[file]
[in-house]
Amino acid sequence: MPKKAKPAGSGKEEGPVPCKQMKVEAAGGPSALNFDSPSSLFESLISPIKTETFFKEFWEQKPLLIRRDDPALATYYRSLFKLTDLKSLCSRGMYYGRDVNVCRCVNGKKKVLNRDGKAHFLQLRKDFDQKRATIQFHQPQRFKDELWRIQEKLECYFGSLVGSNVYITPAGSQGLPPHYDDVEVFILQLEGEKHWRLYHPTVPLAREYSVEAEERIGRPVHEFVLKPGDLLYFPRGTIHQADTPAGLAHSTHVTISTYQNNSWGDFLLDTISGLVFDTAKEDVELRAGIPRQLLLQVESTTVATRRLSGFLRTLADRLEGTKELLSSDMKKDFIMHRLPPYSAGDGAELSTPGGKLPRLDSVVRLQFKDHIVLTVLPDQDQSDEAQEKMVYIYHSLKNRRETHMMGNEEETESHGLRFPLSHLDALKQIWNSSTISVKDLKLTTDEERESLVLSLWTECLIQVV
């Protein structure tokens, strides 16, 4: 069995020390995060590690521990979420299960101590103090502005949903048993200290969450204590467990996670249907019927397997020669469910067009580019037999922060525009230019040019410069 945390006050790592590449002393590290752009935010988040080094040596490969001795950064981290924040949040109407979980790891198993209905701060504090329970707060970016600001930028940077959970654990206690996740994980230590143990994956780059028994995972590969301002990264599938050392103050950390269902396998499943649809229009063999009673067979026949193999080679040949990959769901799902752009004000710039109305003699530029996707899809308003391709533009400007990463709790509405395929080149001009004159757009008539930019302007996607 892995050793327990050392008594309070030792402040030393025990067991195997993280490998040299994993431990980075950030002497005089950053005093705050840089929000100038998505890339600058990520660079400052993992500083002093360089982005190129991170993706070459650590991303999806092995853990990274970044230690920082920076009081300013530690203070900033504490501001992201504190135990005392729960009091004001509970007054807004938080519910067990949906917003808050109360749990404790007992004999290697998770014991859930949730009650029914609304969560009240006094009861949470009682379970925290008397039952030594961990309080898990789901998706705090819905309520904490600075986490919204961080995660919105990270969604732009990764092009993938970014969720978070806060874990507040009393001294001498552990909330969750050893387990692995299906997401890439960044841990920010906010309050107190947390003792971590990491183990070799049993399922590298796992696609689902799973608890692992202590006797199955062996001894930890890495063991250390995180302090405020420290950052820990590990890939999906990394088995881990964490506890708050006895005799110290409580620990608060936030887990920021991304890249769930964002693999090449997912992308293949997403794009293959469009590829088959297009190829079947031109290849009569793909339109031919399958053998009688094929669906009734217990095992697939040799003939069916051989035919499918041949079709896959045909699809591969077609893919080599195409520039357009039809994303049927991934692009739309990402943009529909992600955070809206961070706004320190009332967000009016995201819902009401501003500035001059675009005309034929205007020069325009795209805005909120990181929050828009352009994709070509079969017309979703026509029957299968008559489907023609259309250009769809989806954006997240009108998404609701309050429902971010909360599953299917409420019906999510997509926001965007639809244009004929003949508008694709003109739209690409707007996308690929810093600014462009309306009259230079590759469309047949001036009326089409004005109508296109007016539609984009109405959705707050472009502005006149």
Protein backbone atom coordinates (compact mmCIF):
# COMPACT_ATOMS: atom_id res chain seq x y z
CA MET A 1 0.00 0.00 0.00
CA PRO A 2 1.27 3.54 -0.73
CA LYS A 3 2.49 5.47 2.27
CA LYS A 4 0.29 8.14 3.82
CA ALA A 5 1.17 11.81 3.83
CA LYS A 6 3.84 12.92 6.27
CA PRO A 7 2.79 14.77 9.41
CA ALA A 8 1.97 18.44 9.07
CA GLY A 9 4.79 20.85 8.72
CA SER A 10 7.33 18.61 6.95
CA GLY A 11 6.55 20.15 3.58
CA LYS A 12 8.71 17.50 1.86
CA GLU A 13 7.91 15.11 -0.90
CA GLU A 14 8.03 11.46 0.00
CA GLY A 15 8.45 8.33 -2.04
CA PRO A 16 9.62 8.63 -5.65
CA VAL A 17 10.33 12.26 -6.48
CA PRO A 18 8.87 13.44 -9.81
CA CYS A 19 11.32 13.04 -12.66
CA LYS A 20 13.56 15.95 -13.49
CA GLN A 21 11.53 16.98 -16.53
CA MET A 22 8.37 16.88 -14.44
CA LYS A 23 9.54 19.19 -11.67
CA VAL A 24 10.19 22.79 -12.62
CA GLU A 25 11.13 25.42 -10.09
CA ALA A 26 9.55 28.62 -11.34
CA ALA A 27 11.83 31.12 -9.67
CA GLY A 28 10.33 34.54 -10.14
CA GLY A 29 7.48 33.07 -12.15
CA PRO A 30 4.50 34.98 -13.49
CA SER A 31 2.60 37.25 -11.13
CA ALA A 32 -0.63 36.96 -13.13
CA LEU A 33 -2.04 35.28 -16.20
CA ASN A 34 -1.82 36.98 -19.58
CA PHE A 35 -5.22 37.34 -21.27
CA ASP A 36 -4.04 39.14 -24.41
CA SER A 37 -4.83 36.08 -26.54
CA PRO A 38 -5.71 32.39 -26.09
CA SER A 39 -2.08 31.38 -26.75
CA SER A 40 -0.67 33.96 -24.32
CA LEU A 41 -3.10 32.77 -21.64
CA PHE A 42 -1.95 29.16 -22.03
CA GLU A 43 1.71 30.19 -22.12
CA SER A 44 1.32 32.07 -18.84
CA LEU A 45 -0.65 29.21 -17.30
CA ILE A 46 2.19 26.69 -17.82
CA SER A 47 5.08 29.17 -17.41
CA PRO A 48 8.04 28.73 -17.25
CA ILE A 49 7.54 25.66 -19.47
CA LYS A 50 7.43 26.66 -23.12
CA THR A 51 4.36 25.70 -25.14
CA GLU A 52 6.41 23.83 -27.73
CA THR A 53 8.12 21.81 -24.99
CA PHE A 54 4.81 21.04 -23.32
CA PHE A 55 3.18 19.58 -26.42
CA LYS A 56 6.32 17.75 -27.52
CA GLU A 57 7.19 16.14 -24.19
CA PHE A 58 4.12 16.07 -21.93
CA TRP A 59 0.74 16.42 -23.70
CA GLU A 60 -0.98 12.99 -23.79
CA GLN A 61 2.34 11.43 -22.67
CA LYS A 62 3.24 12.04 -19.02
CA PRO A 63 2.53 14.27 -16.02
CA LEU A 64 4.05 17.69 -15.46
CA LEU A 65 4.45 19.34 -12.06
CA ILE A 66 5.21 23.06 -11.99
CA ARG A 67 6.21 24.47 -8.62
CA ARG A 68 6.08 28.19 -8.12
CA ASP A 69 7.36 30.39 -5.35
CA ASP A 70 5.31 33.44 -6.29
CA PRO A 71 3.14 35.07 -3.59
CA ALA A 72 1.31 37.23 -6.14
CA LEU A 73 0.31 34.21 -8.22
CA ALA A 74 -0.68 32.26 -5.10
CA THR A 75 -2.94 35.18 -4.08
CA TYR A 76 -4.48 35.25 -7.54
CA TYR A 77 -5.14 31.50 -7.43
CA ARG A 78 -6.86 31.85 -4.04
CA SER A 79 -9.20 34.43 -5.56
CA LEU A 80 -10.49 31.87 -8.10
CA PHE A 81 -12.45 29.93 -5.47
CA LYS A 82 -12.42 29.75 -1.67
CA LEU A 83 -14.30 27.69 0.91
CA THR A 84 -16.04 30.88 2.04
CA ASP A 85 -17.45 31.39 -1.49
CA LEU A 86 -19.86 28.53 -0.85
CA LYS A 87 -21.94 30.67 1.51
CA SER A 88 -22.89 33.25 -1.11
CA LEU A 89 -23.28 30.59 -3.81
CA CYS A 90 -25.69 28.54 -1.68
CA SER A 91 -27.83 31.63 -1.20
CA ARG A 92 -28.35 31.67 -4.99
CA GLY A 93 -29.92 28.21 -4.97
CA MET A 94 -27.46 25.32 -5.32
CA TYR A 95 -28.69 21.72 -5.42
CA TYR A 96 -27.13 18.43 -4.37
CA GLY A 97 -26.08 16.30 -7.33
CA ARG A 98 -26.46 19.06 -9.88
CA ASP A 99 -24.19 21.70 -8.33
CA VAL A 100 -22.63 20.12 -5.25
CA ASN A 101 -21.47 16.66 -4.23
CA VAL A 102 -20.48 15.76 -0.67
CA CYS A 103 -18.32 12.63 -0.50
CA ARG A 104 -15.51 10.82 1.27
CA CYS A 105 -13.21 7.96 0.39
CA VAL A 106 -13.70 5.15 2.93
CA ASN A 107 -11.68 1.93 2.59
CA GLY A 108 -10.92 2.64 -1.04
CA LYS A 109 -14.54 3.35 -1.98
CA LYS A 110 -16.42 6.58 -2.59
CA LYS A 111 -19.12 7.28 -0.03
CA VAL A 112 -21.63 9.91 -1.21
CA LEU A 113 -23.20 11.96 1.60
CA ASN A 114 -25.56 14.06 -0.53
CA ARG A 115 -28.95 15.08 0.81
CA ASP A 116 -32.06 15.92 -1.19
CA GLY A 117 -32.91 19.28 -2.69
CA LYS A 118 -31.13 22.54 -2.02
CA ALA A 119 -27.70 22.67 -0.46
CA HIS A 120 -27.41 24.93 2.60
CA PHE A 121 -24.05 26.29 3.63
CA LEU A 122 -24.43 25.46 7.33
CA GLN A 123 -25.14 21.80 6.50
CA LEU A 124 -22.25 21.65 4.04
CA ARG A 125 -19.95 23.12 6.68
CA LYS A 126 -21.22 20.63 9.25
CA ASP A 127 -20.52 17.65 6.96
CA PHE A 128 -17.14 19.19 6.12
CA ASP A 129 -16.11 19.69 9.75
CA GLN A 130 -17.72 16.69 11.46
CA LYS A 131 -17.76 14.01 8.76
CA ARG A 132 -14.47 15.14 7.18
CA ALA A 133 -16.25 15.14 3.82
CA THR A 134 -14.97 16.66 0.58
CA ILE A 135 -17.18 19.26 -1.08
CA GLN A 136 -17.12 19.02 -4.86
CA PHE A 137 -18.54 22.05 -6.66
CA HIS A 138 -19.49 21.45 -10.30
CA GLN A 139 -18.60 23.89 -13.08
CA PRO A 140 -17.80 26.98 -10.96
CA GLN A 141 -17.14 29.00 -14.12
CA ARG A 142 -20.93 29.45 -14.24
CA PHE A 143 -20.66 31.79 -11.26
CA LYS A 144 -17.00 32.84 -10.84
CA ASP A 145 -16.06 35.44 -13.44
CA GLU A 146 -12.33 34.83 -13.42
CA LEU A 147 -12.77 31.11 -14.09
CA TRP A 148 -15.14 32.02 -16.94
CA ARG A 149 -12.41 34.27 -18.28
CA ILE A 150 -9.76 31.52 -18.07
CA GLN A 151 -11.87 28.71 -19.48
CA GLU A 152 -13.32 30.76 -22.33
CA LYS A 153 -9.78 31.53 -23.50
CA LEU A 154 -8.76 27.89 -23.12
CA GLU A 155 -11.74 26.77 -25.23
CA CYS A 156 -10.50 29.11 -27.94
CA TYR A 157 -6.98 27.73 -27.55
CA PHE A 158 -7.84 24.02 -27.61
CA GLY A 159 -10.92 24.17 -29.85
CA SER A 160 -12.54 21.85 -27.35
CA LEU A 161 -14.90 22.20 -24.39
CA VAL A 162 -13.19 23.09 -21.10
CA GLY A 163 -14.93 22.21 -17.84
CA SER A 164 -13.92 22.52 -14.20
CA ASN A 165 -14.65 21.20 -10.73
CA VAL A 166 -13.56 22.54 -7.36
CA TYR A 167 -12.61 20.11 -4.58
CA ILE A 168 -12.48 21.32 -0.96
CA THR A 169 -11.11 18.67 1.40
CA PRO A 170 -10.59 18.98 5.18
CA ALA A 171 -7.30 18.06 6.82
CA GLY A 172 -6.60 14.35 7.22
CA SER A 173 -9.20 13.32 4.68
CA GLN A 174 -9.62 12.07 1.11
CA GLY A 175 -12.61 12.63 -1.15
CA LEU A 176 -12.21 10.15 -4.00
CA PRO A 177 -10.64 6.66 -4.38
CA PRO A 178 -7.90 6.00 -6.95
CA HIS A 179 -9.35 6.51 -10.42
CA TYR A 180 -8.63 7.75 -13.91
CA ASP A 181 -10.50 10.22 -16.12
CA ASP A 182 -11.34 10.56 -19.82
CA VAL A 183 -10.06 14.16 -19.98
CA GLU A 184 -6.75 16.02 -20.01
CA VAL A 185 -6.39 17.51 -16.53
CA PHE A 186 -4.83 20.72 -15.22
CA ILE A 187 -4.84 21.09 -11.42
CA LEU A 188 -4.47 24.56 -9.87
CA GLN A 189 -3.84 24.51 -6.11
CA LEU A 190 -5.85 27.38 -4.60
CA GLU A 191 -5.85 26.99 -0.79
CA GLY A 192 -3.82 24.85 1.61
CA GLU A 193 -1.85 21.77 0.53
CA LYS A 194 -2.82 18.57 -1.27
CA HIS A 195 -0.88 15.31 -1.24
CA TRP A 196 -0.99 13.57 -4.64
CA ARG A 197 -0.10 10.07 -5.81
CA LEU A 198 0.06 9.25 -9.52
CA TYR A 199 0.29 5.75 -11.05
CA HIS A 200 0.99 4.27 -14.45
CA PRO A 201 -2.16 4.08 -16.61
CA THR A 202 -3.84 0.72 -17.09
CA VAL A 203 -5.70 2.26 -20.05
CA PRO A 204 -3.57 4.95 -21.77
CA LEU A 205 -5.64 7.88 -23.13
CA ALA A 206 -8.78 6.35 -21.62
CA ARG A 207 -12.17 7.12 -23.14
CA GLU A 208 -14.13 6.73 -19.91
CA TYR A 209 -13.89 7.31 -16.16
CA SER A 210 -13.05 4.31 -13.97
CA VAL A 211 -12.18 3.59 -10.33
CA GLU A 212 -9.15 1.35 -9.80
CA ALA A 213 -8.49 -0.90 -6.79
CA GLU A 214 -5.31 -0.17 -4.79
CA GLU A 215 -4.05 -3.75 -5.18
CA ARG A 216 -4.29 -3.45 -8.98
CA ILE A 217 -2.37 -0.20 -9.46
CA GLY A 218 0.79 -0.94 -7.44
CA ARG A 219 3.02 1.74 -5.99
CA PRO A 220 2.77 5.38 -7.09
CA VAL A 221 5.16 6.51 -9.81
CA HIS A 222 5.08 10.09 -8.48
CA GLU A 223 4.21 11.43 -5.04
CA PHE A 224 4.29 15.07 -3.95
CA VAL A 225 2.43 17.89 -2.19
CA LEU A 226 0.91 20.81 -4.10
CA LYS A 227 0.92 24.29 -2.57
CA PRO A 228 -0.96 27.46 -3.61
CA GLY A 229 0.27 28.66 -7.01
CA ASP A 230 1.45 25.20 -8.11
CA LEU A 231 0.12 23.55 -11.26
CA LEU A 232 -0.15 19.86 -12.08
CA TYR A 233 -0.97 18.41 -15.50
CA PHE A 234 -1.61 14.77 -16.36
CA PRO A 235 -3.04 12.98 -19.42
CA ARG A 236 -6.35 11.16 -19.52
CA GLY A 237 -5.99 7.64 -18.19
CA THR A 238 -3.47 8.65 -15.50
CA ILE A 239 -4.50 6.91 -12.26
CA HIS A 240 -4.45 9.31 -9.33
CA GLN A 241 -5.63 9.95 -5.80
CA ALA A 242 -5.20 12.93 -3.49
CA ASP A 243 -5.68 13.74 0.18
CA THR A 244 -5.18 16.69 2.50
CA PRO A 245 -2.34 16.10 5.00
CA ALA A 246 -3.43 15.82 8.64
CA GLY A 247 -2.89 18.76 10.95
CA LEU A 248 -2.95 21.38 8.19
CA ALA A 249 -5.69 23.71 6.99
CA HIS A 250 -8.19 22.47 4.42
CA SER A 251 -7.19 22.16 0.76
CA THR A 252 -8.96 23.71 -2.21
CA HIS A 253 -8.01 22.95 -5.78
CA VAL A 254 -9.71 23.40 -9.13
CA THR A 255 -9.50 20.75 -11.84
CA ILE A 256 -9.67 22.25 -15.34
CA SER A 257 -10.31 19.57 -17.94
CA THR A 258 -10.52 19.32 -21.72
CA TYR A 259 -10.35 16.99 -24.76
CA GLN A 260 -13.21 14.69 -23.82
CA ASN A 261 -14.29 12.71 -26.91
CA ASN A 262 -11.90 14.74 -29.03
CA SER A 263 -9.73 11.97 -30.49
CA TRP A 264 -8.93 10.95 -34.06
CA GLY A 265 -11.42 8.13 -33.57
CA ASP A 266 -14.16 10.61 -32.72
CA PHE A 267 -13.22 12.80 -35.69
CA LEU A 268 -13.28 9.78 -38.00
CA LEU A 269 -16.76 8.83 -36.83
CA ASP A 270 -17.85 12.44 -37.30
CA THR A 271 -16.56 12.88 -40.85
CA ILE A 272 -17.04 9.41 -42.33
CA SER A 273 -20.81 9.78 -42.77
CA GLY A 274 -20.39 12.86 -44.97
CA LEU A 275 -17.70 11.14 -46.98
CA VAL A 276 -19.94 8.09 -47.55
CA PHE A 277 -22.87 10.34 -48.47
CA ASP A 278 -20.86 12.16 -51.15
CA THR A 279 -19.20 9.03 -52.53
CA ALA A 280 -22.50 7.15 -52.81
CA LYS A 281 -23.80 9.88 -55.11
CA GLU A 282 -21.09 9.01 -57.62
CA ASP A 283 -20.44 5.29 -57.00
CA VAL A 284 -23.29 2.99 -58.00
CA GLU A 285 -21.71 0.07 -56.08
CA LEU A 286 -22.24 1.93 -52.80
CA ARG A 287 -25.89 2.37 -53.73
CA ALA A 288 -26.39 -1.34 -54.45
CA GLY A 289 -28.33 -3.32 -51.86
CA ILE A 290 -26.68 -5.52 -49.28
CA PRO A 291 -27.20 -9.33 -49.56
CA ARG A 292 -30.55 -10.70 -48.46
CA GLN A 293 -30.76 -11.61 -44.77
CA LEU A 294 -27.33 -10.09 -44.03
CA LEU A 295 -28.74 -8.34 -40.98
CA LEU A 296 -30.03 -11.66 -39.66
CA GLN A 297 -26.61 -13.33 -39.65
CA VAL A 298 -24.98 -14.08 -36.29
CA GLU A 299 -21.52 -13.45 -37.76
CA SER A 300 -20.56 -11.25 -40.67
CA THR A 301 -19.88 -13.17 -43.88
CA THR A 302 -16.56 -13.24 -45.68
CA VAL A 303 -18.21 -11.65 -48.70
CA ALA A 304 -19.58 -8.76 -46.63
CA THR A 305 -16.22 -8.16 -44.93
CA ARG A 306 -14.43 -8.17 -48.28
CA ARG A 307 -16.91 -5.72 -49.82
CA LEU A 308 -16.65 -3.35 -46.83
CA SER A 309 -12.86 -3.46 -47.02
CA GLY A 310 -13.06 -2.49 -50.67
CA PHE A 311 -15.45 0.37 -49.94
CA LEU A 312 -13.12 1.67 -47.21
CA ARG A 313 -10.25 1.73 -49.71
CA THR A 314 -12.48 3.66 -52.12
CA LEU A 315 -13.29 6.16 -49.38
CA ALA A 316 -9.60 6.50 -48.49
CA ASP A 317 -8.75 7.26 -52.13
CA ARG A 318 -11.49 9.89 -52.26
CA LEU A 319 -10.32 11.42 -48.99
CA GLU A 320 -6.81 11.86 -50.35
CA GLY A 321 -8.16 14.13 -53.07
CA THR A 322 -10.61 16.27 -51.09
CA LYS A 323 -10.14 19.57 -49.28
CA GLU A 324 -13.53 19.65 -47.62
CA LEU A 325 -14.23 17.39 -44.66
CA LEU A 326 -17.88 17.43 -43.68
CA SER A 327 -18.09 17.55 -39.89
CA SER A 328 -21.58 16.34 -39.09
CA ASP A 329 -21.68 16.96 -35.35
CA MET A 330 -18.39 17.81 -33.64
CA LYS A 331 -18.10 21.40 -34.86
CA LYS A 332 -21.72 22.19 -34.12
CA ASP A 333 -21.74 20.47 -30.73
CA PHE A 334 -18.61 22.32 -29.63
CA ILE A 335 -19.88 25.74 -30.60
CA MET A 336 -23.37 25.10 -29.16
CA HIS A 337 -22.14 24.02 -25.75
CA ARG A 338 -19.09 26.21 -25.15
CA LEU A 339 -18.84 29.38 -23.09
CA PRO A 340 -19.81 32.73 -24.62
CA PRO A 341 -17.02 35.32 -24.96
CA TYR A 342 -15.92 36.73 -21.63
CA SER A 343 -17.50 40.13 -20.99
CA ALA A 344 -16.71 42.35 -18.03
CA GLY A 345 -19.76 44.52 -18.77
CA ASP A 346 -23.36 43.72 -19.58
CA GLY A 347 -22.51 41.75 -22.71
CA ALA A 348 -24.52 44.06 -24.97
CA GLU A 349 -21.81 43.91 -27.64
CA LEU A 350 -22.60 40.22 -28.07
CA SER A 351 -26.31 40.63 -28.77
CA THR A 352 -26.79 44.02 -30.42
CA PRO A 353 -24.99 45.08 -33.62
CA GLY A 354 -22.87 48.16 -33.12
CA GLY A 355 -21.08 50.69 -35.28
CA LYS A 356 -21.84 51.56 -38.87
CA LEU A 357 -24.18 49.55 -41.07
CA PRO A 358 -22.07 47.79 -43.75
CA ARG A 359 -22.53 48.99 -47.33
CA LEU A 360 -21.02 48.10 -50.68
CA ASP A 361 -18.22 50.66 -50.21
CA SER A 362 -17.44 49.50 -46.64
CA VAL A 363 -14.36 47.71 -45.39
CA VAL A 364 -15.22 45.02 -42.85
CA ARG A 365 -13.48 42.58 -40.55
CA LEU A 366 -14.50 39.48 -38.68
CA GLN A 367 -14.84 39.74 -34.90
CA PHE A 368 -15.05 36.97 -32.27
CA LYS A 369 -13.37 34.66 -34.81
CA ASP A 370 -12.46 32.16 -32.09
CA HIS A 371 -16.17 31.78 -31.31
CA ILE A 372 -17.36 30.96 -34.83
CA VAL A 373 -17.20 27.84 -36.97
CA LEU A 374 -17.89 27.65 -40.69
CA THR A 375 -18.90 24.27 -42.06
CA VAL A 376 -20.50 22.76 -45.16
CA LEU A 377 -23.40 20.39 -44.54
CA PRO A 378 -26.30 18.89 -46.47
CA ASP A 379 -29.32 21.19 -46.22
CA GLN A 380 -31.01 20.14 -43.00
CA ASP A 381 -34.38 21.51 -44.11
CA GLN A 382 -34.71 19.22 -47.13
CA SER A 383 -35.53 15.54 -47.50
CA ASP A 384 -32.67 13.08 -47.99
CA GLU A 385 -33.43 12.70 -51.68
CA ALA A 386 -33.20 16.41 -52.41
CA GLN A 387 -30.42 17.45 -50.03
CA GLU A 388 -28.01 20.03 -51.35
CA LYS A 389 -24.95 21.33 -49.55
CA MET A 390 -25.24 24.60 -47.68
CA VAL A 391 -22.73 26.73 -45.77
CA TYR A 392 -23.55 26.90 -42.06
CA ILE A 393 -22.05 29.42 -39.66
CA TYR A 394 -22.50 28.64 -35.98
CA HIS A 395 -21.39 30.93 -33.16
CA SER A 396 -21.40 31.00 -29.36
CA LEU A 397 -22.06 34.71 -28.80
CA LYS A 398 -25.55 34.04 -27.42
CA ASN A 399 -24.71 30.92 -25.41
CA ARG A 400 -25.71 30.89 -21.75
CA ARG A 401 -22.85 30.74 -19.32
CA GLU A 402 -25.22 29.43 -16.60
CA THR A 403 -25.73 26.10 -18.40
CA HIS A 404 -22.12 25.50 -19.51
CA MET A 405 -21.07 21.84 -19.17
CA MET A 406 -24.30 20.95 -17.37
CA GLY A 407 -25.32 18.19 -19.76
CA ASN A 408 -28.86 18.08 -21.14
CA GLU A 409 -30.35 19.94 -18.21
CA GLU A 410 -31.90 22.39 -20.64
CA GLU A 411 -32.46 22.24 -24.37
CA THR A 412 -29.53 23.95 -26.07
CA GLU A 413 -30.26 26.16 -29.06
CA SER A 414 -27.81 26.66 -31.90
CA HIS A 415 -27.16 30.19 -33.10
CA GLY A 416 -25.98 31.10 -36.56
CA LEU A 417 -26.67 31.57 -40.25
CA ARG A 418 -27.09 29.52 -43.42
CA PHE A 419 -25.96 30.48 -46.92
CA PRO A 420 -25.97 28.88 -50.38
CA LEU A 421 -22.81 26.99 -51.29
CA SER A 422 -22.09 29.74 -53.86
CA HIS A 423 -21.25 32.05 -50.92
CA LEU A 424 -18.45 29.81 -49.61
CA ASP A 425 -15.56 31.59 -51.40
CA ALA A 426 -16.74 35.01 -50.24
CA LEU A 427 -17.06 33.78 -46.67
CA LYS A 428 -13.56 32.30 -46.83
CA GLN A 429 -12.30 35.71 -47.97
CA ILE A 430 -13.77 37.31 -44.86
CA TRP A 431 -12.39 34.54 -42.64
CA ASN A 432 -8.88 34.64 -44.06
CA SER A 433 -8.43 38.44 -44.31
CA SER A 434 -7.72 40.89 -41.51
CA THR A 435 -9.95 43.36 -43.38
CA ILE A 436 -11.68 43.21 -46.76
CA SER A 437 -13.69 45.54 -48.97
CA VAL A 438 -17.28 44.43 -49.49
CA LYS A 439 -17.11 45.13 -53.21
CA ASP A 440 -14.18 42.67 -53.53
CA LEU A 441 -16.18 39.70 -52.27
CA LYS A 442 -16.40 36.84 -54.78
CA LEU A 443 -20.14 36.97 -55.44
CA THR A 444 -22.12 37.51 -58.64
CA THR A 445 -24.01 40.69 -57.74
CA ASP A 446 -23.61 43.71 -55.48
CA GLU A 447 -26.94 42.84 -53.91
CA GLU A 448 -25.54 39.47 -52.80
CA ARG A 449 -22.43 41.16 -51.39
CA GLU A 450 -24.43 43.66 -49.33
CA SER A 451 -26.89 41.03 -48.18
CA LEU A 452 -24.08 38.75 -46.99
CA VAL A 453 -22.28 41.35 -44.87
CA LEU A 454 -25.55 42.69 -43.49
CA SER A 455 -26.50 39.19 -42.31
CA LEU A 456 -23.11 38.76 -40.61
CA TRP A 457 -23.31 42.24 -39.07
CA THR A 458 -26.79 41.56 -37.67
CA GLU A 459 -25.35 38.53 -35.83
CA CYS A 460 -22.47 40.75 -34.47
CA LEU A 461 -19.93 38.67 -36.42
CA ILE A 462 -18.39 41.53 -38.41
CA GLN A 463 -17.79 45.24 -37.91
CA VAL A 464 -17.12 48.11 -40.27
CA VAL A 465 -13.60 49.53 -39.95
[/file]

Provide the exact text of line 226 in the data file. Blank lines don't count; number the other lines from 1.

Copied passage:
CA VAL A 221 5.16 6.51 -9.81